As the pressure builds in the powerplay between the FIA and the manufacturers, led by Ferrari, the Scuderia continues to push the idea that F1 is what it is today because of their unbroken participation over 60 years.
On the official Ferrari website they have posted a piece called, “The pride of making F1 great” and they go on to list all the great moments, which make up the sport’s history, of which Ferrari was the central protagonist.
The intro to the piece reads,
“Since the year 1950, when the modern Formula 1 World Championship was held for the first time, Ferrari has been part of it as a player, approaching opportunities and difficulties with sporting spirit. The Scuderia Ferrari is the only team that participated in every championship. It is the only team that conquered 16 Constructors’ World Titles, 15 Drivers’ Titles and 206 victories.
That is why the Scuderia is loved and respected all over the world. Loved by many of its friends and fans, respected by its competitors. These are the stages of this extraordinary history..”
Elsewhere on the site they have wheeled out the two drivers, Felipe Massa and Kimi Raikkonen, one of nine drivers to have won the world championship at the wheel of a Ferrari, to support the team’s position, despite the fact that if they follow through on the threat to quit, both men will be forced to choose between F1 and Ferrari.
“I understand the motivation, why the Company got to this point, ” says Massa. “The idea of having a Championship with two velocities, with cars, which for example are allowed to have flexible wings or an engine without a rev limiter, is absurd. We’ve already seen this year that the rules’ uncertainty not only led to a lot of confusion for us involved, but mainly for the fans. Imagine what might happen with what has been set up for 2010.
“For a driver racing a Ferrari in Formula 1 is a dream and I made mine come true. Since I was a child Ferrari has been the synonym for racing for me; that’s why I’m convinced that even if the Scuderia is forced to leave Formula 1, there will be other competitions, where it will be possible to admire the Reds on the track.”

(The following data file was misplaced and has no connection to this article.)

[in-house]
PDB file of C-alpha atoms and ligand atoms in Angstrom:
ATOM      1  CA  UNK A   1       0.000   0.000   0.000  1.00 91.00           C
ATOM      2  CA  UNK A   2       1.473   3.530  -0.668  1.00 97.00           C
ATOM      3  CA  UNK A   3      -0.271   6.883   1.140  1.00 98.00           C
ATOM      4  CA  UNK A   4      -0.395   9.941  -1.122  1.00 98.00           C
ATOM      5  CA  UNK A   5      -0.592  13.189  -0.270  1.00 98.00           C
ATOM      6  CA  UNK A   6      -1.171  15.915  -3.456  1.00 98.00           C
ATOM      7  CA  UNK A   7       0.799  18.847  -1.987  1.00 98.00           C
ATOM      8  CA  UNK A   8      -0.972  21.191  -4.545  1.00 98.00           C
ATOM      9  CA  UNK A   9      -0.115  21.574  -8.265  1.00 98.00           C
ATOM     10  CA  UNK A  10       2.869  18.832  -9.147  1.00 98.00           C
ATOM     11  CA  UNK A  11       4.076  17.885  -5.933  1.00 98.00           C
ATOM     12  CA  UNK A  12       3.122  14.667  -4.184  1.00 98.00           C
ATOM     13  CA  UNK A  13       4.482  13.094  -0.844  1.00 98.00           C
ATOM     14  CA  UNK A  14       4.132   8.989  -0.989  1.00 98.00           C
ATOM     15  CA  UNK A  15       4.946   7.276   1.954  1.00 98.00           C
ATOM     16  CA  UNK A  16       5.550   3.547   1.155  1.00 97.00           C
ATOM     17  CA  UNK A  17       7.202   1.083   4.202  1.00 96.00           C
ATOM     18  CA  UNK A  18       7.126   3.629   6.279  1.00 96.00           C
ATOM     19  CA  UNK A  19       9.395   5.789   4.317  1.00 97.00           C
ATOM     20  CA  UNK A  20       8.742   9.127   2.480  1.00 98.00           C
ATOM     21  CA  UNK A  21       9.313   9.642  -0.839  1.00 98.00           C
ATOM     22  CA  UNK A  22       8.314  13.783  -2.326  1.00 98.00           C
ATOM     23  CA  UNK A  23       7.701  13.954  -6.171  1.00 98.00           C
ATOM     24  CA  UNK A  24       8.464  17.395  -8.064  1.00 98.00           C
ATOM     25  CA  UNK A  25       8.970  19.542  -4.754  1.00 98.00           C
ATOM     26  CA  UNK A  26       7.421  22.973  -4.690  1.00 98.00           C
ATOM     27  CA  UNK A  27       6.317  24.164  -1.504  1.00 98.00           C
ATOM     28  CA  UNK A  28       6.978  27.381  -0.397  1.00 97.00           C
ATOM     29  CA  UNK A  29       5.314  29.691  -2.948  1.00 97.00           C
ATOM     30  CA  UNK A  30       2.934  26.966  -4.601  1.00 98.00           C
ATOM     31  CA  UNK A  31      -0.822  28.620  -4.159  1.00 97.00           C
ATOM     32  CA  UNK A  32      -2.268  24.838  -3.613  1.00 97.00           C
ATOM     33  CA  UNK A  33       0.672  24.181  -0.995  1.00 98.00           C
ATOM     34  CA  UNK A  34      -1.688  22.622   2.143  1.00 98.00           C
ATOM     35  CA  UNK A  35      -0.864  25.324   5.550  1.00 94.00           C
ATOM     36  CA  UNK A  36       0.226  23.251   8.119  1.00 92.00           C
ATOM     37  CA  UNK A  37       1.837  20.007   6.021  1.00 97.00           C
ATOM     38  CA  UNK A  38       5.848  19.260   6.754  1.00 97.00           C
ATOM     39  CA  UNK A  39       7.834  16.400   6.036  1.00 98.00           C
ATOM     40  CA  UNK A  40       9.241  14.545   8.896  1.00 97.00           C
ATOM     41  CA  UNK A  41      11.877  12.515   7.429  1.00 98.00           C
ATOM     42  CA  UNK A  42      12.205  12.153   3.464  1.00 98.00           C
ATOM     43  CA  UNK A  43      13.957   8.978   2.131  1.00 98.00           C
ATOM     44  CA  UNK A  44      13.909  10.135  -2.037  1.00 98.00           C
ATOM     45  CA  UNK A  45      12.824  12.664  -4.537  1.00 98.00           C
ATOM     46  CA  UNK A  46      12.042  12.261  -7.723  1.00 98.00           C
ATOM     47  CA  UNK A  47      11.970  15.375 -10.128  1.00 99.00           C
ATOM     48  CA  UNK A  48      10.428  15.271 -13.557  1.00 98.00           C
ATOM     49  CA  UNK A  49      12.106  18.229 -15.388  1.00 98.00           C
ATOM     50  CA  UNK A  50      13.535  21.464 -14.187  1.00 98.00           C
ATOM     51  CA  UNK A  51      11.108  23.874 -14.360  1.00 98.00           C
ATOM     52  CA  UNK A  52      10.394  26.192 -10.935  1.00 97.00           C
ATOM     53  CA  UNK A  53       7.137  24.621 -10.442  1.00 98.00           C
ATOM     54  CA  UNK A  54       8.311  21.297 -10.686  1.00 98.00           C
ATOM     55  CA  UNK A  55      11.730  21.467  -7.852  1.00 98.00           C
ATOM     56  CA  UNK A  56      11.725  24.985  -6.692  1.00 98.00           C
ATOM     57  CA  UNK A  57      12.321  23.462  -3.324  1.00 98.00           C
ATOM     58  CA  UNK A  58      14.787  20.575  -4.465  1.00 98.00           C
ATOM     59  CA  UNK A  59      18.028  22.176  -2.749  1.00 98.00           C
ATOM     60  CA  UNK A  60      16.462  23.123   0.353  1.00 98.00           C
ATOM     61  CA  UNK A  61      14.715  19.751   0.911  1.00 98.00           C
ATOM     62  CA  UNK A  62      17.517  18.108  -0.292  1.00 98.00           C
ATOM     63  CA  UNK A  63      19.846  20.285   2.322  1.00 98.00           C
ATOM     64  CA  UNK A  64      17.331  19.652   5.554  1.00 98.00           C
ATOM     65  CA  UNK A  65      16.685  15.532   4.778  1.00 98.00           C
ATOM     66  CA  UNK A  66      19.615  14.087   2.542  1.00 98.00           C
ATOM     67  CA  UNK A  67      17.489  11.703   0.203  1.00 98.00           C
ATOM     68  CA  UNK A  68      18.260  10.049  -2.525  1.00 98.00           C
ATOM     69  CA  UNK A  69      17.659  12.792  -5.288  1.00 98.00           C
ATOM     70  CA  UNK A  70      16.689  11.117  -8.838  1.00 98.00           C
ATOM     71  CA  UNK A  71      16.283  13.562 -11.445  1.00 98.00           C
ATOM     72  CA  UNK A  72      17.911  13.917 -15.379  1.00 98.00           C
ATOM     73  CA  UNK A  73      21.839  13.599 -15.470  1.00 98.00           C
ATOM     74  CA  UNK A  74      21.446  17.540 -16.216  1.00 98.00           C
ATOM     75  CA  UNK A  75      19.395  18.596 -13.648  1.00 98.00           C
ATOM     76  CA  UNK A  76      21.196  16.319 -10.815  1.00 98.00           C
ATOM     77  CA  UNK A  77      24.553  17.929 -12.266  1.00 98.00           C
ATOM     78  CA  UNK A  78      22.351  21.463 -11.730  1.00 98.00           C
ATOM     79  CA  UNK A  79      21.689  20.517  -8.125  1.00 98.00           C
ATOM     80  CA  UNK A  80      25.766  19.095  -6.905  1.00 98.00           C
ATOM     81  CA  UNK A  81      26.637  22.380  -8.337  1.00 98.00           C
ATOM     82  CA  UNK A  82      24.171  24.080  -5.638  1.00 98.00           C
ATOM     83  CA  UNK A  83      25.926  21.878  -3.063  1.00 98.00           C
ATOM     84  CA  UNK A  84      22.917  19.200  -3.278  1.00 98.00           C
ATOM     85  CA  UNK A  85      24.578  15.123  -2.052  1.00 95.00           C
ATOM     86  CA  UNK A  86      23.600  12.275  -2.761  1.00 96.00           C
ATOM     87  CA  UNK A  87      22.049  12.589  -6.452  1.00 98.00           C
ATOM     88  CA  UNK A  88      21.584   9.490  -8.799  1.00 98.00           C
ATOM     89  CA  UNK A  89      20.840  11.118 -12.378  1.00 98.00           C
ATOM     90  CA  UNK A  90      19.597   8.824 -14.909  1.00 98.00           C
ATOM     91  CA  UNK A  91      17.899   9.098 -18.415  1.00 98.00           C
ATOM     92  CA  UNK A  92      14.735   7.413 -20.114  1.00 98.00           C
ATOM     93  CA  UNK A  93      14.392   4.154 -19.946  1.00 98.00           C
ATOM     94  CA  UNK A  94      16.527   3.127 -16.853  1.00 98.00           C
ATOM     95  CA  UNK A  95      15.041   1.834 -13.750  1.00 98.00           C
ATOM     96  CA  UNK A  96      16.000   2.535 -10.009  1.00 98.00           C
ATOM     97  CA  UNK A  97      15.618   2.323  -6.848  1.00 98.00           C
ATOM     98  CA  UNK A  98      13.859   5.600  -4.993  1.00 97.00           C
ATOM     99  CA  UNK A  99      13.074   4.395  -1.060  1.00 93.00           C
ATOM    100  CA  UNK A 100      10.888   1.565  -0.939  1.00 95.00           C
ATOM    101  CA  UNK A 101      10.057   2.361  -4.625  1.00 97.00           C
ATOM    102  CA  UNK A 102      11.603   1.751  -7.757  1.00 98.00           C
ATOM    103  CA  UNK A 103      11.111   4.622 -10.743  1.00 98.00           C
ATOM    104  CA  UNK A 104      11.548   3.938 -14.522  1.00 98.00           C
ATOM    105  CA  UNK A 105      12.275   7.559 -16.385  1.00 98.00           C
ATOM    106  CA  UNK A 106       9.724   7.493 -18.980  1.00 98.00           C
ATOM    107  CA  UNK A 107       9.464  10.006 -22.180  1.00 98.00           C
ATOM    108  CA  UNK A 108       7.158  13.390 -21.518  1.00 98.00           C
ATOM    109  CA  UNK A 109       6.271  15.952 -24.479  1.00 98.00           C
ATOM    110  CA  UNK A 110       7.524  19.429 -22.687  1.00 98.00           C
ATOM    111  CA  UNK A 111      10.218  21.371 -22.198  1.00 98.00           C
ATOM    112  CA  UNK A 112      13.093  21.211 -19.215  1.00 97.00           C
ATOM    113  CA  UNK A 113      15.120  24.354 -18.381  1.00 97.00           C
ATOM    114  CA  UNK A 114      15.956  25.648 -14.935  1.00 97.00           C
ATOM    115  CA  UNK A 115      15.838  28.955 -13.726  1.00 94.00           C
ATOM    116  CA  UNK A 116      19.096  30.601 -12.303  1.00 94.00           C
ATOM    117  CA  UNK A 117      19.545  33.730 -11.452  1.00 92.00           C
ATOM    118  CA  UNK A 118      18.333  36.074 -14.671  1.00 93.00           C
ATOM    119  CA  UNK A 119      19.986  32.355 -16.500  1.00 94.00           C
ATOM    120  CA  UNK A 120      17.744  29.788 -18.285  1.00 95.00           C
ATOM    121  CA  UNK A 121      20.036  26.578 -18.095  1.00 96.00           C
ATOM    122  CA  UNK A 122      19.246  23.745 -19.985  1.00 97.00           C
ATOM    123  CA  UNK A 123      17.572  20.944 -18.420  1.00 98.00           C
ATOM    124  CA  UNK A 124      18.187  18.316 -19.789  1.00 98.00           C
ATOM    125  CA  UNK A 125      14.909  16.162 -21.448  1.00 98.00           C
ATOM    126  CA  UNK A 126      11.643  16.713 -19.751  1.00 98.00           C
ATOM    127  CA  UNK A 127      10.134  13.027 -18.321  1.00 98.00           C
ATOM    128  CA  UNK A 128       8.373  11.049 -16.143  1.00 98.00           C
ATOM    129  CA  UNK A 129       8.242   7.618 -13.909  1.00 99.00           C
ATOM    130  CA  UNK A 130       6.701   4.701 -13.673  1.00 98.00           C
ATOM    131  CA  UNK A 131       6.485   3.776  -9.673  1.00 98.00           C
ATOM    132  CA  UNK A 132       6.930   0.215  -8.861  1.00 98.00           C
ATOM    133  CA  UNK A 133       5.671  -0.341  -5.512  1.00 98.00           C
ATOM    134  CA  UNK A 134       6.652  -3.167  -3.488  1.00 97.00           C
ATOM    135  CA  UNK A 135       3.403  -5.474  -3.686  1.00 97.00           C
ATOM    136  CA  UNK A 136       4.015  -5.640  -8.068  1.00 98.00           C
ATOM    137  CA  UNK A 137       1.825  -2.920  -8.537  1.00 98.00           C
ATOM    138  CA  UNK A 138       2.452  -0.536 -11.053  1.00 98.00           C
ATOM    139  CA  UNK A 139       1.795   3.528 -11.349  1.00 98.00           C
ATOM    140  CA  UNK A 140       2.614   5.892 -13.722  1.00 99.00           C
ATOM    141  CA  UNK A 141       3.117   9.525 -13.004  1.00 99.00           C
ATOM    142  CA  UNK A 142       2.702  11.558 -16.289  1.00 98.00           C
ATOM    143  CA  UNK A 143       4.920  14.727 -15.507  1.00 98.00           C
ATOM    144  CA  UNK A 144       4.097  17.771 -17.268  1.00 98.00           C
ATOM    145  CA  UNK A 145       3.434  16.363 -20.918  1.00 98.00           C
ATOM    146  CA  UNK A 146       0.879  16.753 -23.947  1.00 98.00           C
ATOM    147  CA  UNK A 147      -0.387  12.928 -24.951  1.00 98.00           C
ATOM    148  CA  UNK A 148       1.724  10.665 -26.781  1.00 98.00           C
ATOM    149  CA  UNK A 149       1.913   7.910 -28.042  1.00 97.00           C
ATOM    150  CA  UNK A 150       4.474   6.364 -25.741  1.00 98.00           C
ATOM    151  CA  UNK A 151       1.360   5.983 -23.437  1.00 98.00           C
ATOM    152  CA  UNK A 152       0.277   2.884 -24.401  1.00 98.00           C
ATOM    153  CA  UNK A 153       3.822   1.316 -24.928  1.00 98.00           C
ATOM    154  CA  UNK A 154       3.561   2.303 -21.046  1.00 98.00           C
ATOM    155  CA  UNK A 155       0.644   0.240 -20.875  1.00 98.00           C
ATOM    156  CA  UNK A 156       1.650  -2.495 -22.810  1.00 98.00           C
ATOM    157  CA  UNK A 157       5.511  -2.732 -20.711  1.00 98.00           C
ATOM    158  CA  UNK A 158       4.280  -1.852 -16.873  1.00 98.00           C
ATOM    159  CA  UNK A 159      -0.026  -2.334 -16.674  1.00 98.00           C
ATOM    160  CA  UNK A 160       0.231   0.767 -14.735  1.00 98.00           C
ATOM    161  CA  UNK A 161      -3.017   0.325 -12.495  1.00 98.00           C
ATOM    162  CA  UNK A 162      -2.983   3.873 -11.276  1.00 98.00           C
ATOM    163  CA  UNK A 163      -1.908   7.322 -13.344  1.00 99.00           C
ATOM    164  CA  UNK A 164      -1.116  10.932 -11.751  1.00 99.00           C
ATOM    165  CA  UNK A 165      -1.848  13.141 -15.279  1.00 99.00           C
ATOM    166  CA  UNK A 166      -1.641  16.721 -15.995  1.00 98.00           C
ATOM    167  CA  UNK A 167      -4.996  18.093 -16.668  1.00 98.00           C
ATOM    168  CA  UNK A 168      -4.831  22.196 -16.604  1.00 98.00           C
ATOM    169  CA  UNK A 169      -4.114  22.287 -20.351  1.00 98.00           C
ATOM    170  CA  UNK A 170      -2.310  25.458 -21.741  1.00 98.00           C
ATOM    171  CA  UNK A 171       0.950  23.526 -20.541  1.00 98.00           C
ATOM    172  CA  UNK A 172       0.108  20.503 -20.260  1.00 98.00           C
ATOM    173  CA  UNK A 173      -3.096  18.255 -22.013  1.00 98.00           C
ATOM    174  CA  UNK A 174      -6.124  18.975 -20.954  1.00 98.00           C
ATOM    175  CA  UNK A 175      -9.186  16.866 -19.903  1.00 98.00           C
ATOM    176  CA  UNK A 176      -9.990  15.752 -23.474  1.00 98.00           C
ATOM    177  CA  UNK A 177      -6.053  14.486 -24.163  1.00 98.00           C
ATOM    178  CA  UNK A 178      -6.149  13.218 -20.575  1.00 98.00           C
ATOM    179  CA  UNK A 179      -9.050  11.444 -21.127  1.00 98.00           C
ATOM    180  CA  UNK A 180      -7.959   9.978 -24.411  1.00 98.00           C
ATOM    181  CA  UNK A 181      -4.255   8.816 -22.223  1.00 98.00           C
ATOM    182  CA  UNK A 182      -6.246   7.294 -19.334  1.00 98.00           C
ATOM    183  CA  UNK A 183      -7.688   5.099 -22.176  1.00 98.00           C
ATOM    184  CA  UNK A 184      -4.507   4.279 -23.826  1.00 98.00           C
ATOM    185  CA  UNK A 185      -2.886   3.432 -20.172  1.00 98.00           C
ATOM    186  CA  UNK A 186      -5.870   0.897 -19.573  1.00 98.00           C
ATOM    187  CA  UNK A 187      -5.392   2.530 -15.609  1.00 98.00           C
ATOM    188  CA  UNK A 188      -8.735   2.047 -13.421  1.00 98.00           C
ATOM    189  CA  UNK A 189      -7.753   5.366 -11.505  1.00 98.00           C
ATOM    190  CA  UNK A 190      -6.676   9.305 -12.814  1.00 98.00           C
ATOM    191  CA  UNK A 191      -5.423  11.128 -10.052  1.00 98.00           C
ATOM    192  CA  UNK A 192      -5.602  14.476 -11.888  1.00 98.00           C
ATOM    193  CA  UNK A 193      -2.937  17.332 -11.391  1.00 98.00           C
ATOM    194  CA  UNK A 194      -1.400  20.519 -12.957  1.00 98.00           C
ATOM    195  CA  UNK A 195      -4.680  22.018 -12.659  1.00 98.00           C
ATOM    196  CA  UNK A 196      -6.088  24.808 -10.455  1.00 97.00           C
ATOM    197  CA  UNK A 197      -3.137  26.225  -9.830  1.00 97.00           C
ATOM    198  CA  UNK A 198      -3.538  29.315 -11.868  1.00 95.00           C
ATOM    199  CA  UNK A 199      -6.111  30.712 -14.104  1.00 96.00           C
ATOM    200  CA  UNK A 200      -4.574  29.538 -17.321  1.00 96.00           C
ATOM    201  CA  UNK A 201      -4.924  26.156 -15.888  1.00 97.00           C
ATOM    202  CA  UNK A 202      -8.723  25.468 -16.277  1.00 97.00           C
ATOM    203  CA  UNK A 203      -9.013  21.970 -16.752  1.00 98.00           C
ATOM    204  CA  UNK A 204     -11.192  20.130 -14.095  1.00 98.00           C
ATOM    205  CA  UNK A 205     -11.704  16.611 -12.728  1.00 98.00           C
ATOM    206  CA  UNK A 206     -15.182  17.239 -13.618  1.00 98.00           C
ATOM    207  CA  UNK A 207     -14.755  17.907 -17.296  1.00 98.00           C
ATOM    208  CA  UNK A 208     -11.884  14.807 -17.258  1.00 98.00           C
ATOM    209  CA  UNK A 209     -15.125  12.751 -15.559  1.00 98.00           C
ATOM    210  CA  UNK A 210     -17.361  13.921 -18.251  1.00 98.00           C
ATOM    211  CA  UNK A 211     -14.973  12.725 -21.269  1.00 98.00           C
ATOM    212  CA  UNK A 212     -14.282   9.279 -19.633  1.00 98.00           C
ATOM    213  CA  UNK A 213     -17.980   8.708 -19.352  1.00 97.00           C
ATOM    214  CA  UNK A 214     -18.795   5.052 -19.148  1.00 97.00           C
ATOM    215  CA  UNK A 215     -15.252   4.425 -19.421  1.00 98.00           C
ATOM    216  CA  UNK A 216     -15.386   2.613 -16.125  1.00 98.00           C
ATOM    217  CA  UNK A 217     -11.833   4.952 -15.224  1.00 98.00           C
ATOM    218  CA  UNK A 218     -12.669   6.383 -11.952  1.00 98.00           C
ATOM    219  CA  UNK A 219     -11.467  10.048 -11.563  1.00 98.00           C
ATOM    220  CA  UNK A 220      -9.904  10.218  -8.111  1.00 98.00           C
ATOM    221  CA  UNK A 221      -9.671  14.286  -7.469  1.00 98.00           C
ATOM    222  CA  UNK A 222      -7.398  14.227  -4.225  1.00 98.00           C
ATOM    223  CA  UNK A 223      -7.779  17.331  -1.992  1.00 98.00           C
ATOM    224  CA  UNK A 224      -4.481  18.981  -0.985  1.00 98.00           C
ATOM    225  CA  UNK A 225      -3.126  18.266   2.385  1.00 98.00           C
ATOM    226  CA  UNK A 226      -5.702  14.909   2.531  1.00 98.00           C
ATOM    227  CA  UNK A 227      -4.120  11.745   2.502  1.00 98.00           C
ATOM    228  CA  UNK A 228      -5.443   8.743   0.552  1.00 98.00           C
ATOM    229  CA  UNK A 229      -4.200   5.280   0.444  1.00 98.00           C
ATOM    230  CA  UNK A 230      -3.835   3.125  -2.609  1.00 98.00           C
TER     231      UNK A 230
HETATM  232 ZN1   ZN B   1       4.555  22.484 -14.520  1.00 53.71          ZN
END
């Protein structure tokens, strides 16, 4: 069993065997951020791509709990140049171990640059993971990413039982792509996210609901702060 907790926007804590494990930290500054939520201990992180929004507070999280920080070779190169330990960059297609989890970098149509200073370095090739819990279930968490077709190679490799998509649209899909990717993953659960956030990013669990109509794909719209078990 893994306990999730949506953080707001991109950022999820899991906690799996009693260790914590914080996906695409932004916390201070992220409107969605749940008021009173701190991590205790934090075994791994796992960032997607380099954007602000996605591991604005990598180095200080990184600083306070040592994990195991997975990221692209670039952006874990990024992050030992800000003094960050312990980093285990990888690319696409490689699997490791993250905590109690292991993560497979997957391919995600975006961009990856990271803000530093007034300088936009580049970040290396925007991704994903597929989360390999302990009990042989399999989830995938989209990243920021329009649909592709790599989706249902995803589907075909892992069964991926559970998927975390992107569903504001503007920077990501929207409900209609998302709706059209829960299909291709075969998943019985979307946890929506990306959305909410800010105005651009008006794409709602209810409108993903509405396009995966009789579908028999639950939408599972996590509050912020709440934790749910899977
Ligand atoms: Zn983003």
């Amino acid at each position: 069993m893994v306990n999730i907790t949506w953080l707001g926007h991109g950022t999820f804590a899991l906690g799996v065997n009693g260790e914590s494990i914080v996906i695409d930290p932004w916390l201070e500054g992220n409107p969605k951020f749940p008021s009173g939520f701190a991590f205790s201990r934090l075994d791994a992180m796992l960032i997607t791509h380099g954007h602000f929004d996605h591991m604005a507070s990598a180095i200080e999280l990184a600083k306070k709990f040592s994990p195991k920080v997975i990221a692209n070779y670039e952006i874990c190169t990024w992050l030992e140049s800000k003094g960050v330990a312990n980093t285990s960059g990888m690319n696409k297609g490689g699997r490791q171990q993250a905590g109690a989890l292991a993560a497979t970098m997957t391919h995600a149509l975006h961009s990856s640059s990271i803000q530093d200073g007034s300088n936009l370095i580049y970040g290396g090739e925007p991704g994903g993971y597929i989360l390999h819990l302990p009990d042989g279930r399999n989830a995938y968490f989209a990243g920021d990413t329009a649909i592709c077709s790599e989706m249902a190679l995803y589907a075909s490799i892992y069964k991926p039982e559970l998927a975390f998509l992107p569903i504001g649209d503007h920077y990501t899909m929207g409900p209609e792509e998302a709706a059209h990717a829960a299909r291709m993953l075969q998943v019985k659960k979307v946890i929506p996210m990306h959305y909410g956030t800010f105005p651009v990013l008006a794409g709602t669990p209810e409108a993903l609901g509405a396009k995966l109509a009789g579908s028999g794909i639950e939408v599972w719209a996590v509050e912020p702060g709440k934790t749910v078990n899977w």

Raikkonen says, “It’s difficult to think of a Formula 1 without Ferrari. When I drove for McLaren, the Scuderia from Maranello was the benchmark, the competitor you had to be compared with. Since I arrived here I understood that it is much more than just a team, it’s a legend, perpetuated via its road and racing cars.
I always had the passion for racing with everything with an engine and I always thought of Formula 1 as the pinnacle of motor sports, in terms of competition and technology. Obviously if there really were rules like the ones set by FIA, it would be difficult to imagine a Formula 1 we had until today.
“I can’t imagine drivers racing each other on the track with cars built according to different rules; that wouldn’t be good for the sport itself or for the fans. If that should happen, it would be too bad and I understand that a Company like Ferrari is thinking about racing somewhere else.”
The threat to race somewhere else is central here as is the DNA question, to what extent can you differentiate the DNA of Ferrari from the DNA of F1?
Whatever the outcome of this -and I am virtually certain a deal will be done for them to stay in F1 – this has been a useful exercise in reminding everyone of Ferrari’s importance and its brand values.
I was in the Ferrari story yesterday in Regents Street, shooting a report for Italian RAI TV on this story. It sits on that street alongside Jaeger, Hamley’s, Hugo Boss, Apple. The company has decided to really leverage its brand and make some money out of what is one of the world’s most famous and distinctive brands. When you look at how the team has pushed the button on licensing, marketing and merchandising in recent years, led by head of brand Danny Behar, who did a similar job for Red Bull for many years, you see that this current exercise in challenging the FIA is also an exercise in reinforcing the Ferrari brand.
We have all been forced to reflect in recent days on what Ferrari means to us. Many people will be more inclined, as a result of that reflection, to buy a pair of Ferrari branded Puma trainers for £70 than they were last week.
Did Ferrari make F1 great? Or is it the other way around? Or are both statements true proving the veracity of Bernie Ecclestone’s statement that Ferrari and F1 is the perfect marriage.
Next week this debate will move on to the other brand F1 cannot do without; Monaco. It’s the only track which does more for F1 than F1 does for it.